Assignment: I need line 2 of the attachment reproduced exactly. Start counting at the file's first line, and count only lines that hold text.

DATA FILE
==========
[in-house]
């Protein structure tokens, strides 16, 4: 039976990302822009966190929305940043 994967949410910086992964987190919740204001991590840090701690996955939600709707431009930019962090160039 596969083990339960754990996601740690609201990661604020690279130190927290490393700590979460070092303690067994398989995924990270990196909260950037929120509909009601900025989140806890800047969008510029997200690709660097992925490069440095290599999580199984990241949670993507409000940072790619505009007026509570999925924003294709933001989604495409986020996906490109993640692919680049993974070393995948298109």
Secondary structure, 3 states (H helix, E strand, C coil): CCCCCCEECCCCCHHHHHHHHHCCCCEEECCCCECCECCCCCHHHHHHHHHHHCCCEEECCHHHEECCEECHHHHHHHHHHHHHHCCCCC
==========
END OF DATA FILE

């Protein structure tokens, strides 16, 4: 039976990302822009966190929305940043 994967949410910086992964987190919740204001991590840090701690996955939600709707431009930019962090160039 596969083990339960754990996601740690609201990661604020690279130190927290490393700590979460070092303690067994398989995924990270990196909260950037929120509909009601900025989140806890800047969008510029997200690709660097992925490069440095290599999580199984990241949670993507409000940072790619505009007026509570999925924003294709933001989604495409986020996906490109993640692919680049993974070393995948298109």